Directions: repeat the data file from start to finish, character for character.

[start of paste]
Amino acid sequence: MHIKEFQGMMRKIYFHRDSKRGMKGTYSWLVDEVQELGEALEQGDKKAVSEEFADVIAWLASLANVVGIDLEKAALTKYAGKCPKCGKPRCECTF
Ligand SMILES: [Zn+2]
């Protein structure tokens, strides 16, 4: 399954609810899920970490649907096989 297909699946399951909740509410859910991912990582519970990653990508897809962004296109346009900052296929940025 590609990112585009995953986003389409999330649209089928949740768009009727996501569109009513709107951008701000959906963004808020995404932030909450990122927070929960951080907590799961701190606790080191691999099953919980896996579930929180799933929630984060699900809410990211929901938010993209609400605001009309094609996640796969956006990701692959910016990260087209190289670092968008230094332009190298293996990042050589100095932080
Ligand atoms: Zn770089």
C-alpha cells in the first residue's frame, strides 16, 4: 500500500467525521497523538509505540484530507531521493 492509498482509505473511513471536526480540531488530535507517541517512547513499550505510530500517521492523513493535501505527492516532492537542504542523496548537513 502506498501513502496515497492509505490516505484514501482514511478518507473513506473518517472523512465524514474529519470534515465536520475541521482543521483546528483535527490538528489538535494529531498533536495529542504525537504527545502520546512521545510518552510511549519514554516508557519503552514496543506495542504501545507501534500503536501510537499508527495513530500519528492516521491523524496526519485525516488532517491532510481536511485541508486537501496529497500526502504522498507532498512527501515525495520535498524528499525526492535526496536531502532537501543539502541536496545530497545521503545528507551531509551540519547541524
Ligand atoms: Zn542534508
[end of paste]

Amino acid sequence: MHIKEFQGMMRKIYFHRDSKRGMKGTYSWLVDEVQELGEALEQGDKKAVSEEFADVIAWLASLANVVGIDLEKAALTKYAGKCPKCGKPRCECTF
Ligand SMILES: [Zn+2]
């Protein structure tokens, strides 16, 4: 399954609810899920970490649907096989 297909699946399951909740509410859910991912990582519970990653990508897809962004296109346009900052296929940025 590609990112585009995953986003389409999330649209089928949740768009009727996501569109009513709107951008701000959906963004808020995404932030909450990122927070929960951080907590799961701190606790080191691999099953919980896996579930929180799933929630984060699900809410990211929901938010993209609400605001009309094609996640796969956006990701692959910016990260087209190289670092968008230094332009190298293996990042050589100095932080
Ligand atoms: Zn770089």
C-alpha cells in the first residue's frame, strides 16, 4: 500500500467525521497523538509505540484530507531521493 492509498482509505473511513471536526480540531488530535507517541517512547513499550505510530500517521492523513493535501505527492516532492537542504542523496548537513 502506498501513502496515497492509505490516505484514501482514511478518507473513506473518517472523512465524514474529519470534515465536520475541521482543521483546528483535527490538528489538535494529531498533536495529542504525537504527545502520546512521545510518552510511549519514554516508557519503552514496543506495542504501545507501534500503536501510537499508527495513530500519528492516521491523524496526519485525516488532517491532510481536511485541508486537501496529497500526502504522498507532498512527501515525495520535498524528499525526492535526496536531502532537501543539502541536496545530497545521503545528507551531509551540519547541524
Ligand atoms: Zn542534508